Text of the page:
When reality reads like dystopia and folklore like magic

The Bone Fire by György Dragomán is a fascinating YA fantasy from Hungary and I am so glad it was translated! This is unlike any other young adult books I have read and I can say it is quite a slap: powerful, real, and phantasmagorical. I love it.

I know little about the history of Hungary, but I know the damage of communism, dictatorship, hidden/open histories of violence layers on top of each other, and a very rich folklore and superstition. All of this is in the book, and I think that reading it from the outside, not knowing the history well, plunging into this book set after the fall of communism and its head dictator strikingly resonates like all those dystopian novels we know of recently. It feels like it is something that could not happen, a world too harsh and cold, and yet this year has taught us that things can change in the snap of our fingers. That violence is here, everywhere around us, people are intolerant and always lash out on the “other” when they feel winds turning, and that nothing is as simple as it might first appear. 

The book is chock full of magical realism, that brand where you do not quite know if the magic is real or if it is the emotions choking the narrator, distorting her view of the real world because it is so hard to cope, in fact it is impossible to cope to the harsh reality without going a little mad. It reminded me of Jo Walton’s “Among Others”, if you liked that book, rush into “The bone fire”. It deals with a lot of grief, the multi-generation kind, the whole country’s kind, and the hard teen years where you grow and learn the truth you don’t want to but have to take in as well.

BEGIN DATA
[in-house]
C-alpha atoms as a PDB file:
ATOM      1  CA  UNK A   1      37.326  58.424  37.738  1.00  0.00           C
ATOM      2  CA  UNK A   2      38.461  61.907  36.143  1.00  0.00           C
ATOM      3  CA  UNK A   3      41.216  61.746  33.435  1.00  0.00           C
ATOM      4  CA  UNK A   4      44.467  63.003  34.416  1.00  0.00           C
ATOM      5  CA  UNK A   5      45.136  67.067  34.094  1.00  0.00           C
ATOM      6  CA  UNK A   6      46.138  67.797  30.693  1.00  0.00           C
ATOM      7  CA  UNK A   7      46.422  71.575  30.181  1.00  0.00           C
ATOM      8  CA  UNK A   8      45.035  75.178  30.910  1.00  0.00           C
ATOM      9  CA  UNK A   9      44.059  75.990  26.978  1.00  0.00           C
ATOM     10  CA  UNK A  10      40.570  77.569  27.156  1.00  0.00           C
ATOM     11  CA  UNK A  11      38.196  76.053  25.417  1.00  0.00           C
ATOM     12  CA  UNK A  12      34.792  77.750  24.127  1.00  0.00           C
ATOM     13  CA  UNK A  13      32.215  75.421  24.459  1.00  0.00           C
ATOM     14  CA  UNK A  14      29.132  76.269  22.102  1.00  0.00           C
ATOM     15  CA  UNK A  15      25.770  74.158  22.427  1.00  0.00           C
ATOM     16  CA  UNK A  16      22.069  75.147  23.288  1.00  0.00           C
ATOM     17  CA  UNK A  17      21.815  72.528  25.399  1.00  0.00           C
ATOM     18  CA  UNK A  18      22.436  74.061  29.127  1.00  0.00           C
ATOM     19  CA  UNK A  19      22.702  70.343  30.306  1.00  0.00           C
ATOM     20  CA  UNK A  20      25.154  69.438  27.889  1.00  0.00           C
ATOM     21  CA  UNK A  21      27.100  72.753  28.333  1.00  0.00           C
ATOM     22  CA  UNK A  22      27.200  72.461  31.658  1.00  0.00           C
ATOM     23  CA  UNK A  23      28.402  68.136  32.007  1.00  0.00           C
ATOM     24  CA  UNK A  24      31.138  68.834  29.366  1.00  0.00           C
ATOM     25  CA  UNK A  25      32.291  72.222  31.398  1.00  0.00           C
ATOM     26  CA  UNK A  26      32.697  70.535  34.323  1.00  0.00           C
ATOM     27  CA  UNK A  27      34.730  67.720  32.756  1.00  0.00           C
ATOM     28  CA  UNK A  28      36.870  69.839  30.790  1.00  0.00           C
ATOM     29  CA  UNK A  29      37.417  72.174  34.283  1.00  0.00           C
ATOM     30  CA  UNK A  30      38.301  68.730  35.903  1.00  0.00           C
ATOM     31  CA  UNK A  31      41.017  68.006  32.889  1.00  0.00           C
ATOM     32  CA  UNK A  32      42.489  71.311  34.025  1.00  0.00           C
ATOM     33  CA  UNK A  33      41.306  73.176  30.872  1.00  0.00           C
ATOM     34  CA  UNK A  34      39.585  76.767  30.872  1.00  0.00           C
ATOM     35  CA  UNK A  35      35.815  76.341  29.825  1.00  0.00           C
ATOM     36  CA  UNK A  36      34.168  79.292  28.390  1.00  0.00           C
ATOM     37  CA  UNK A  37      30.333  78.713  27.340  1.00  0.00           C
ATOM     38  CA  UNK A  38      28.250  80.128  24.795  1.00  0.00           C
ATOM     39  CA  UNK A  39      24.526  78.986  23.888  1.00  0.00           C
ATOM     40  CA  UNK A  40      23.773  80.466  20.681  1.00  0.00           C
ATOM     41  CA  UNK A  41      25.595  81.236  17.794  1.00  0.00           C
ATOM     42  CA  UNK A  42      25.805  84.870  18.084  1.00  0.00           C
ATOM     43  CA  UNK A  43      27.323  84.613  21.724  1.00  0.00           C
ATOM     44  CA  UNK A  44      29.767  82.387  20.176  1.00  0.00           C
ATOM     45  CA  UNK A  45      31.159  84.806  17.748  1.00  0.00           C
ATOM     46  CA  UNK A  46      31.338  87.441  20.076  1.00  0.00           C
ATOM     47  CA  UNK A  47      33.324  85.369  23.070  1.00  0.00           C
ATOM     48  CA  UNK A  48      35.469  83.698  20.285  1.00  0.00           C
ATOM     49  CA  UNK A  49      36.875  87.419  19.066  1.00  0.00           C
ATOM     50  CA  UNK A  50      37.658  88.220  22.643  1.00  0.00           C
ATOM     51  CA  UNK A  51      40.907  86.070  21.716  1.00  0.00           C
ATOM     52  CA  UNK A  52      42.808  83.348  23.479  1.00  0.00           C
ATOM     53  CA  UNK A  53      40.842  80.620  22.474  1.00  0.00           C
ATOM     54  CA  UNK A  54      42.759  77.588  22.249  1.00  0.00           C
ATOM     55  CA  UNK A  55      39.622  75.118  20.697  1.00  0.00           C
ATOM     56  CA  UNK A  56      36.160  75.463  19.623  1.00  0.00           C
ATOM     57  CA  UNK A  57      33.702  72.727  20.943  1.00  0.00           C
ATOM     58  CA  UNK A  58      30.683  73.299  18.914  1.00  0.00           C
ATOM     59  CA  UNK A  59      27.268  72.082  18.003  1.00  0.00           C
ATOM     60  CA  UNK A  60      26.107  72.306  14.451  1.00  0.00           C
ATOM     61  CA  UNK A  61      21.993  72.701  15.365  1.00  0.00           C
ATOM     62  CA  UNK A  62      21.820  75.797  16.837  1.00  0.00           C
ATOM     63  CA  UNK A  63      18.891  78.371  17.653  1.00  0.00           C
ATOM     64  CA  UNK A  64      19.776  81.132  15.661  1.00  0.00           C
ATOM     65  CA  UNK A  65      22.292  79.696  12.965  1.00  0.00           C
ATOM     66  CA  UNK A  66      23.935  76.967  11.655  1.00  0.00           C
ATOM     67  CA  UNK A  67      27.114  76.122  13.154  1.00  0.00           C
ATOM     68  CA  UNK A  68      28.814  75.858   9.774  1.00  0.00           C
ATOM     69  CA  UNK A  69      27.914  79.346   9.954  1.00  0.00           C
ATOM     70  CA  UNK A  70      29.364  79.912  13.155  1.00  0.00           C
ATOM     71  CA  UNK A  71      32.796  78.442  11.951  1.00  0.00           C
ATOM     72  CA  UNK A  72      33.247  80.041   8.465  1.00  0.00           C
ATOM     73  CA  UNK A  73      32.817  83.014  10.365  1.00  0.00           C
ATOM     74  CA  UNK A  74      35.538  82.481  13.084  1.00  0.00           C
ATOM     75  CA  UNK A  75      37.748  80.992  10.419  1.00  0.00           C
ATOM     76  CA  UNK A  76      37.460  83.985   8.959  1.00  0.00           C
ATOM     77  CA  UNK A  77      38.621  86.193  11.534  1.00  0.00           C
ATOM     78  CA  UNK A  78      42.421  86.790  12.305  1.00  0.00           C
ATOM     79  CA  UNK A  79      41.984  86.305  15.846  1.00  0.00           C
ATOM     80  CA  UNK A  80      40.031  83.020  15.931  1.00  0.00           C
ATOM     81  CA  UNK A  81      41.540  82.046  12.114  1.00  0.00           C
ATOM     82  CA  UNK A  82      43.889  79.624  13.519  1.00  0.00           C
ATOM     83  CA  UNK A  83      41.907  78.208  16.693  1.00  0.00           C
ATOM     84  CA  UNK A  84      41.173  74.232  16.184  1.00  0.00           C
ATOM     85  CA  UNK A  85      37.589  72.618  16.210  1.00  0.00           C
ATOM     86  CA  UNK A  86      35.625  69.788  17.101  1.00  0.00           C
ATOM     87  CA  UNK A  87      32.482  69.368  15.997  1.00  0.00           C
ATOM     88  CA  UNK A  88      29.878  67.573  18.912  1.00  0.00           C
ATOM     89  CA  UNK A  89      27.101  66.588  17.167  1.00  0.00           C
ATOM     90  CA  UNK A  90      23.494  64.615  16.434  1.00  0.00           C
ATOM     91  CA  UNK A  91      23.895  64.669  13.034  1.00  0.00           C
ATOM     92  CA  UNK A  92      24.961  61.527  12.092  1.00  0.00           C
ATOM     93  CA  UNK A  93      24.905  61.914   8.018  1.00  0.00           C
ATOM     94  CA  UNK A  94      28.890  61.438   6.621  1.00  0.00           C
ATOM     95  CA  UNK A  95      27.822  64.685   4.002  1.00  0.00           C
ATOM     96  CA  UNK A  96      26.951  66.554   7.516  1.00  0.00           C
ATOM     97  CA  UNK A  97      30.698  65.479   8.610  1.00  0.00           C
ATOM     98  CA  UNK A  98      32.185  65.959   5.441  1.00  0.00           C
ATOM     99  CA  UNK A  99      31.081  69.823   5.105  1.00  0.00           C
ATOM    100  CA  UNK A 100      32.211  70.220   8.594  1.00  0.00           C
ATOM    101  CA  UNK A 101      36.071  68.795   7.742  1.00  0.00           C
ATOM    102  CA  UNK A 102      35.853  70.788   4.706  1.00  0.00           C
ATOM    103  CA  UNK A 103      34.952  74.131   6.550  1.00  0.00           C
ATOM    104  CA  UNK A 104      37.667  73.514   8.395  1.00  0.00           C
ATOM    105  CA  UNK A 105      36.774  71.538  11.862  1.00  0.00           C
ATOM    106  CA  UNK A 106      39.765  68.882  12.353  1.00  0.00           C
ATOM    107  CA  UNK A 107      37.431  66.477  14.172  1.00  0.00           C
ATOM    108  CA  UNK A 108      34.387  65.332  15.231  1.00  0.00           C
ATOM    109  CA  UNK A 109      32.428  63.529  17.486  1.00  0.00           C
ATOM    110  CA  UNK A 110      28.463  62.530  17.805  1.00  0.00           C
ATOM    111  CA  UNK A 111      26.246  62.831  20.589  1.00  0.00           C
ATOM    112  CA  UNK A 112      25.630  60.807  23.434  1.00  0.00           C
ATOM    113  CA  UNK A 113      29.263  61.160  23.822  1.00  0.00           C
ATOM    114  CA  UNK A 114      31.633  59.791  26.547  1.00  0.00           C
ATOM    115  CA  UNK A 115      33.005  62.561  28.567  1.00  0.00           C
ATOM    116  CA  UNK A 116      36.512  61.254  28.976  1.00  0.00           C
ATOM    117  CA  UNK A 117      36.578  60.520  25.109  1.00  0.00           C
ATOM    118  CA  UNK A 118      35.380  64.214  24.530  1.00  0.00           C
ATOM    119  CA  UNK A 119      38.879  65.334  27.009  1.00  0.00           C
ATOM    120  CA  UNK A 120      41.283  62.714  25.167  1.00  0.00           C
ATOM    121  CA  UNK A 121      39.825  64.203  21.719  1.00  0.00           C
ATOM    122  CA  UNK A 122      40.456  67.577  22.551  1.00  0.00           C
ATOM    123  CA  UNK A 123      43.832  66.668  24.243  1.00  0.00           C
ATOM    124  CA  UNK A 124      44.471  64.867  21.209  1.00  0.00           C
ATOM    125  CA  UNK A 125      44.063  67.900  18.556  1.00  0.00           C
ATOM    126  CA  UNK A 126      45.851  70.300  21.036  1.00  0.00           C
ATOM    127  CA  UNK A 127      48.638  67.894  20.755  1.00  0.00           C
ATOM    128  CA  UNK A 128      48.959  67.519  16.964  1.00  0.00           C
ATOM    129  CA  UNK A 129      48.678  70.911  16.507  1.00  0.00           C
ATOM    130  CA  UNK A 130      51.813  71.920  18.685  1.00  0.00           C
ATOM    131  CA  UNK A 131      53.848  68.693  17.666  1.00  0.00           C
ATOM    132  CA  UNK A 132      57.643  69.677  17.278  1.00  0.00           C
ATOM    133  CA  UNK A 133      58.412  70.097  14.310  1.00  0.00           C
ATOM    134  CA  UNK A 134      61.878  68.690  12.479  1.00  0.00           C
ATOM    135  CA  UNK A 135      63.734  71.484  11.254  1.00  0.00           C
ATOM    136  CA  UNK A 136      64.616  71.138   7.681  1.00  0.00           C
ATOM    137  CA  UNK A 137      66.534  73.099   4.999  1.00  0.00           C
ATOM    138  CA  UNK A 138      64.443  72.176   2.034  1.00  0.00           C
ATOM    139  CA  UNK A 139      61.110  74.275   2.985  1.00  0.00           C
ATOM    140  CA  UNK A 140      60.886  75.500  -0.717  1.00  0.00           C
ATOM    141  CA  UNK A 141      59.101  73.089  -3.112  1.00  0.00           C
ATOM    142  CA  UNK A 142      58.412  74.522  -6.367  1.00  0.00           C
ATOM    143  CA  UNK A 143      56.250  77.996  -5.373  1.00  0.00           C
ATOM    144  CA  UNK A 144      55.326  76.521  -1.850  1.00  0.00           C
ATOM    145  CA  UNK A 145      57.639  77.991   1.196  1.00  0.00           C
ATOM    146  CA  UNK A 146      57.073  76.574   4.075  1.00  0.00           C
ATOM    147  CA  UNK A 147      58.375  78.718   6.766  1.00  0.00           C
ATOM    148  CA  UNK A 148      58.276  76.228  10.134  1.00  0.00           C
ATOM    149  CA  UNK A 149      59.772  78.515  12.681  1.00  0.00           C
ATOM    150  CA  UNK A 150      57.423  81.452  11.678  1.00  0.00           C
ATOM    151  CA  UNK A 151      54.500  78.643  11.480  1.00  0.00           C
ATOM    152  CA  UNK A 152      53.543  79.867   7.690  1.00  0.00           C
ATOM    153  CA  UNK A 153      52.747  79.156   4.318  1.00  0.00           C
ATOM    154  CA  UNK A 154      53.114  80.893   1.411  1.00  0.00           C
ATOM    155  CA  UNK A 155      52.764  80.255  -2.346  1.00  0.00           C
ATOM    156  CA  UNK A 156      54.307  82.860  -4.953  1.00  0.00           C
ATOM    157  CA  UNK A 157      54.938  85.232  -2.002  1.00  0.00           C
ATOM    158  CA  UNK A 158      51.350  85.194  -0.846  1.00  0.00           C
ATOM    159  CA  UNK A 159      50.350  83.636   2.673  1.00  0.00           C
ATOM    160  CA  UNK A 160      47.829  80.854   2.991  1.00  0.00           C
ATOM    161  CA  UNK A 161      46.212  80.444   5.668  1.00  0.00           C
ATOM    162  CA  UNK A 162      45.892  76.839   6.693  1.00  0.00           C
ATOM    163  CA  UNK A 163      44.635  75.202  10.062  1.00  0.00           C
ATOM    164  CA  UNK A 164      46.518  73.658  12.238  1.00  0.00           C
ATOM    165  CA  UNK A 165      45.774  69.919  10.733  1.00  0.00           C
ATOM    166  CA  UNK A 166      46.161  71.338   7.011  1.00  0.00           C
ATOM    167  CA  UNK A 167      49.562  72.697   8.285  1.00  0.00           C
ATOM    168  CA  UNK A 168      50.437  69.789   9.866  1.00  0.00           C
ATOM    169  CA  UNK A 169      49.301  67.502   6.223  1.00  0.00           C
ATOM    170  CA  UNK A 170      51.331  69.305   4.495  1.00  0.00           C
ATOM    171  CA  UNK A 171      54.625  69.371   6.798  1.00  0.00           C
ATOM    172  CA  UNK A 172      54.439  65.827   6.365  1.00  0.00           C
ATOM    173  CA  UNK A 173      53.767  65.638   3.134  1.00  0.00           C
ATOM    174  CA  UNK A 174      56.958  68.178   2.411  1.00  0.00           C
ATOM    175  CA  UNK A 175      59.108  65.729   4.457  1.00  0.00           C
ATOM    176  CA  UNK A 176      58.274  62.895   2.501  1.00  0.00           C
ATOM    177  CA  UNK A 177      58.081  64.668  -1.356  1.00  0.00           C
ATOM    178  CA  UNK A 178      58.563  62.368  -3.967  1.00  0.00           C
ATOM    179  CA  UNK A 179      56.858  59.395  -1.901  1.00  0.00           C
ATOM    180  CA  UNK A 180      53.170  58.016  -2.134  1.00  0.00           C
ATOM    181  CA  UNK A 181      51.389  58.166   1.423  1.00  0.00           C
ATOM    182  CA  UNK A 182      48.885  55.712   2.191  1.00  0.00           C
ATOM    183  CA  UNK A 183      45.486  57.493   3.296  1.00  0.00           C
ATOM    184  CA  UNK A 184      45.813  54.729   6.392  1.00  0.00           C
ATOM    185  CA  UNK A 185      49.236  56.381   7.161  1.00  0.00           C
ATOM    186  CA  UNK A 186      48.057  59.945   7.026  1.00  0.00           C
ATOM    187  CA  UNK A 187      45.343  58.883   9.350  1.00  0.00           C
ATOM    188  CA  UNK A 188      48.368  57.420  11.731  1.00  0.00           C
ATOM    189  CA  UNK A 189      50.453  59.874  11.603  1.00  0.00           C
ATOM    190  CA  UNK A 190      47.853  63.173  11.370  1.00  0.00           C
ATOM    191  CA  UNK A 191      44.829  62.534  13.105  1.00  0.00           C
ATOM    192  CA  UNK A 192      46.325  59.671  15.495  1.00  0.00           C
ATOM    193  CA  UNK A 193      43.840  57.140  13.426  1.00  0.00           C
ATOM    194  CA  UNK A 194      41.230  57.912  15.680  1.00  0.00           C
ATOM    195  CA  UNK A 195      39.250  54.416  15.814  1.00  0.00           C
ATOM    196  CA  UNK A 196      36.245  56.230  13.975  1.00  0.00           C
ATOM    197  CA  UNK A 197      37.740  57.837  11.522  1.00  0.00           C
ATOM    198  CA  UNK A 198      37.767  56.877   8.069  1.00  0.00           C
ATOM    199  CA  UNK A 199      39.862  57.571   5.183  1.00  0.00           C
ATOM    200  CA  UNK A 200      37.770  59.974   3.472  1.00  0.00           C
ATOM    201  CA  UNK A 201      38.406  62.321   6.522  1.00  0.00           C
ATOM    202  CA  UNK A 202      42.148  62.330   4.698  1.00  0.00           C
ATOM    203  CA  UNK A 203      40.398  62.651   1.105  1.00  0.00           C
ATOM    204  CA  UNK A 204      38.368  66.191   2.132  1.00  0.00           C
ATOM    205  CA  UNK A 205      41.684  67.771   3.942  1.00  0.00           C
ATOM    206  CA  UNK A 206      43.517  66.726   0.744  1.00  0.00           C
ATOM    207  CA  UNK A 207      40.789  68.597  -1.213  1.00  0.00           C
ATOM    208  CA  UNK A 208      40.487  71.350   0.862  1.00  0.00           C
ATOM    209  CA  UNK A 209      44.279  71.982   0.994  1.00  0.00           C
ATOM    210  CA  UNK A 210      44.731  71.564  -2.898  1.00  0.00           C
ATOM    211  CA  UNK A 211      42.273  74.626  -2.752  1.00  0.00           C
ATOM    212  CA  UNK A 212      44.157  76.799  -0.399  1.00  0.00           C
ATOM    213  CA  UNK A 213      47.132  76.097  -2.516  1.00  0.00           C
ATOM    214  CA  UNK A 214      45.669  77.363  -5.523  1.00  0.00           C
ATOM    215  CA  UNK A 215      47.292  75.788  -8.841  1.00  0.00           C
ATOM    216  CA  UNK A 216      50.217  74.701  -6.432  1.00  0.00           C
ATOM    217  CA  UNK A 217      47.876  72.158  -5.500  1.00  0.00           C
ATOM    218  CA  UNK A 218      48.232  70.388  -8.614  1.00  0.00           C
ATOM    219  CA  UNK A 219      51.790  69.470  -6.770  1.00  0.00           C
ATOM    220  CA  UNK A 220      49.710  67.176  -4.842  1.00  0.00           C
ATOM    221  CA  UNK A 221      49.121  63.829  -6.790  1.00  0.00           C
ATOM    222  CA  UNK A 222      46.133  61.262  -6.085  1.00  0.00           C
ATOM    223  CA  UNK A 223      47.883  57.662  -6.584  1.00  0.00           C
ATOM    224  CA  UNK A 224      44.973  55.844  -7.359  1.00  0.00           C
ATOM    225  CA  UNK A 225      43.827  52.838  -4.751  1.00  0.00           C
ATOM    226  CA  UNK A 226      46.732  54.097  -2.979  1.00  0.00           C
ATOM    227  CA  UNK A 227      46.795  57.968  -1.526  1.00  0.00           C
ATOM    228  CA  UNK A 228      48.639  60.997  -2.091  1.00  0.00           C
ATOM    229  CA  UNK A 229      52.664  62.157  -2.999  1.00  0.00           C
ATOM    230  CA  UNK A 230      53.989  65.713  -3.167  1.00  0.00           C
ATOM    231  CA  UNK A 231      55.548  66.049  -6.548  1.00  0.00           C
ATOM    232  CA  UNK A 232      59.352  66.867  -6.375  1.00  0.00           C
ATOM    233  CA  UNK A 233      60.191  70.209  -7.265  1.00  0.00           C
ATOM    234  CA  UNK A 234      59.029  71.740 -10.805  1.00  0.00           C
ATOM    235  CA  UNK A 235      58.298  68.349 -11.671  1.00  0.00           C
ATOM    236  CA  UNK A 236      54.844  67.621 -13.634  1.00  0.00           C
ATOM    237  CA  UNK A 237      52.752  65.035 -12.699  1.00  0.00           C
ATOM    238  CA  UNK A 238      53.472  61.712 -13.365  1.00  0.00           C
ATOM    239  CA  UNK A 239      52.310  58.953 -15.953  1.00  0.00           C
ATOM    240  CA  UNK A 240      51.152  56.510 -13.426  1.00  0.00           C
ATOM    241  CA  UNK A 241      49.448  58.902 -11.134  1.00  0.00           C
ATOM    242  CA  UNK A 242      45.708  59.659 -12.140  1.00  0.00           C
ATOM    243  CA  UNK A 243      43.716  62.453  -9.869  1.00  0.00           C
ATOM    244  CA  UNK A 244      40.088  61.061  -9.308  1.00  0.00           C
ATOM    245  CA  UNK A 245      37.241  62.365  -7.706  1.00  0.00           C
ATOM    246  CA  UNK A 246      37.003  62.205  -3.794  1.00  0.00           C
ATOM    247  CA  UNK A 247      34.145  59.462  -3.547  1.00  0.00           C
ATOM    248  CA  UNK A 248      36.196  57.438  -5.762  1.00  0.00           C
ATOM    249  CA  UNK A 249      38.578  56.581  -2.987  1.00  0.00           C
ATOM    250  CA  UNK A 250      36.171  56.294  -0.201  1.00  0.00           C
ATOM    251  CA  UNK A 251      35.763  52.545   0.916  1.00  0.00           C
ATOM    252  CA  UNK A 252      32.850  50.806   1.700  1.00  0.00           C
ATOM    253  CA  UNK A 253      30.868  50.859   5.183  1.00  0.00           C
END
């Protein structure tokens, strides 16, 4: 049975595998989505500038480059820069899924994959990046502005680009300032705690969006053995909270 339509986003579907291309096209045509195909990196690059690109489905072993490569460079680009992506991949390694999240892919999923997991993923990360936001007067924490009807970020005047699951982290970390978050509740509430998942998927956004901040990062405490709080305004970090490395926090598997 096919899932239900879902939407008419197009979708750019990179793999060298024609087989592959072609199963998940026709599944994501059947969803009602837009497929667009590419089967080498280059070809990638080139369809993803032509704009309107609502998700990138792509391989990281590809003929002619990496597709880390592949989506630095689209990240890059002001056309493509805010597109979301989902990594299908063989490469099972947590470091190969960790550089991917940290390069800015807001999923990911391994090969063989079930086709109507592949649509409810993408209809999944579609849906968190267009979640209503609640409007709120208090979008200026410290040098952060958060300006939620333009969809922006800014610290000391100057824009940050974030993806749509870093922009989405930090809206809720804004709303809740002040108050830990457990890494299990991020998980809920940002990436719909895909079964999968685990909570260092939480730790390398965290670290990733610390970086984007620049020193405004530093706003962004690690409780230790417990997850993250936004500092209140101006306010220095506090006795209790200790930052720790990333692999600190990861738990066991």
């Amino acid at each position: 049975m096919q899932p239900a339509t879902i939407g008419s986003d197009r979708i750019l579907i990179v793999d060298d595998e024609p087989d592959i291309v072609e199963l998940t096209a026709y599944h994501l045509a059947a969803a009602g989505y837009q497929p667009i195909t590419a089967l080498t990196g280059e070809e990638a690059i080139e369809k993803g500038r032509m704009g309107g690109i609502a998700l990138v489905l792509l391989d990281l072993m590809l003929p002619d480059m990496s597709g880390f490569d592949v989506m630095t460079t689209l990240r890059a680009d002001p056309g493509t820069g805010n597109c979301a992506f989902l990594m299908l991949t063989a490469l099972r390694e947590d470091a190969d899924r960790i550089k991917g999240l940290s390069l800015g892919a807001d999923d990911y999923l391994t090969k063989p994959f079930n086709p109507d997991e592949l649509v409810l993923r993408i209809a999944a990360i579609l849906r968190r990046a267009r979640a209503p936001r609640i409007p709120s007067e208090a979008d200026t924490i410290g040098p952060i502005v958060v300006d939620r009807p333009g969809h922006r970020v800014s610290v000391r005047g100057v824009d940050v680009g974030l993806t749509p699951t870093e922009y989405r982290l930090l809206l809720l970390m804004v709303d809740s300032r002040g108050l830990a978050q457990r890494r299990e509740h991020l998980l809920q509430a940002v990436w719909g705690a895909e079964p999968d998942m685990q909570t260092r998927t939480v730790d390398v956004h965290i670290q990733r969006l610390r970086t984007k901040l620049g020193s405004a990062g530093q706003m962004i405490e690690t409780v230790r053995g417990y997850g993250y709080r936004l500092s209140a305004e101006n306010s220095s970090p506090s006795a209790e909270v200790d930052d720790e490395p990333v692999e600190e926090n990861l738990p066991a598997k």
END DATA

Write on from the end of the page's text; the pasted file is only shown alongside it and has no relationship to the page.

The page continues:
This is not a book for the faint hearted. The world in those pages is unforgiving, but it is our world, not a single doubt about it, it is our emotions, it speaks so much truth it hurts, showing how regular people can turn real ugly, and how courage is sometimes just surviving.

This is a very powerful book, but the writing is cold, it reminded me somehow of “Let the Right One In” by John Ajvide Lindqvist, not for the youngest set at all, not the easiest book to slide into, but it leaves you feeling like you have gone through some transformation yourself.

I highly recommend it to people over 16 wanting to widen their horizon, no matter what genre you like. Because while it might be classified like fantasy, it felt so very real, and has so much to say about humanity in general, much more than many contemporary tales. It made me want to know a lot more about Hungary too.

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